Let’s Talk About: Athlete A
2020 Netflix documentary Athlete A is a must watch. It’s one thing for a documentary to re-tell the story of a serial criminal, but Athlete A goes beyond this.
Athlete A looks past what was essentially the “main story” of the arrest, trial, and conviction of Larry Nassar. Instead it digs into the systems and people that allowed for such a criminal to abuse young girls for nearly 20 years (at minimum).
Ever since I started watching the Olympics back in 2010, I became fascinated with certain sports. Gymnastics was the first that I began to follow consistently, starting with the London ggames in 2012. Canada, at the time, was not really a medal contender at the Olympics for women’s team gymnastics, so I was neutral at the start, but it didn’t take long for me to become a true ‘fierce five fan’ (the women’s gymnastics team from the USA).
I basically immersed myself in the ‘fandom’, if you were to call it that. From following the girls social medias to live streaming or finding each event on youtube, I was fully invested in the gold medal run that the USA made that year.
Looking back on that time now isn’t how I always thought it’d be.
In 2017, I first heard about the sexual abuse scandal. I think I found out through social media, as I follow Aly Raisman (Olympian from 2012 and 2016) who was and has remained a vocal leader in both the testimonies and the aftermath of the conviction. I can’t really remember what I thought about it, or how I came to fully understand the situation, but I eventually stumbled upon several videos of victim impact statements from the trial on Youtube. Beyond moving, heart-breaking, and anger-inducing, just a few words to summarize it. If you have the time, I recommend listening to a few.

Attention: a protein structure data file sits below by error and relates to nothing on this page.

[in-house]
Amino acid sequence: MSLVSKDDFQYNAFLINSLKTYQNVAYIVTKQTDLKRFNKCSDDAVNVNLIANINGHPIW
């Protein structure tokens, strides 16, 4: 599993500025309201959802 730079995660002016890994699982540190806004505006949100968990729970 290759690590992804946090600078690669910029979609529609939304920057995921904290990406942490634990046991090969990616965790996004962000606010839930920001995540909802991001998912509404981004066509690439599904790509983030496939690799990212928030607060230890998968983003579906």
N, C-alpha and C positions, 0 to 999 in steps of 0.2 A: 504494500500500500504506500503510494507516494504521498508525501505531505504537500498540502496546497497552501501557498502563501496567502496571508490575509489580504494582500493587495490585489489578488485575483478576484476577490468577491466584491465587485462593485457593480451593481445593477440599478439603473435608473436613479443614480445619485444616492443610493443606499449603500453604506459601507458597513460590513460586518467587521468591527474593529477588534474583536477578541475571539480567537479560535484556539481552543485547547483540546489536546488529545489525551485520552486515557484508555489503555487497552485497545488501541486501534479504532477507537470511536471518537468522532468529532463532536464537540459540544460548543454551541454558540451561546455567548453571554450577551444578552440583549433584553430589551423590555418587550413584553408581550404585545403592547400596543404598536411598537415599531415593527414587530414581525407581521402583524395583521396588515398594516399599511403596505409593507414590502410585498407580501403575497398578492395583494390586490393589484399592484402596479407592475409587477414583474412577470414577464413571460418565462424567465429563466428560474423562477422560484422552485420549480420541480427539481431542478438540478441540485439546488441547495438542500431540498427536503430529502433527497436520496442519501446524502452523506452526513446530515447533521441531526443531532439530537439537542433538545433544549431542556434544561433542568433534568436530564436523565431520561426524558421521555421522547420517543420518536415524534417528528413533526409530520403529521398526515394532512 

The reason why events like the 2012 and 2016 Olympics will never look or feel the same, is because as an innocent bystander you would never be able to tell what was happening behind the scenes. Re-watching the insane routines that lead to record-breaking scores and legendary dynasty team golds will never have the same awe. As instead of seeing these un-human-like athletes complete tasks that are unfathomable to a regular human, you can for once think about them as real people that were put in harms way by the very institutions that were supposedly leading them to achieve their olympic dreams.
During the time of the testimonies, and eventually all the way through to the sentencing, I never really knew the full-scope of the situation, which is the story that Athlete A tells.
The reason why this documentary hooked me in was simply because it wasn’t going to re-tell a story that has been told on Youtube, on Twitter, in Instagram posts and in news articles. It wasn’t going to dwell on the trial and conviction that happened years ago. Athlete A digs in and tells us why this was able to happen, who enabled it, and the leaps and bounds that systems and institutions need to take to ensure this never happens again.
The story-line that the documentary centres itself on, is one that was never told until now. Athlete A, the first victim to come forward, wasn’t named to the public until recently (Maggie Nichols). By following this untold story, Athlete A is able to reveal so many other sides to the overall picture that were never examined during the trial.
While many of the survivors remain active and vocal about the lack of accountability held by the systems and individuals who perpetuated this abuse, this documentary has definitely helped spread the facts that so many levels of power essentially let, and continue to let, children filter through a system that holds their ultimate olympic dream over their heads while letting them suffer unnecessarily.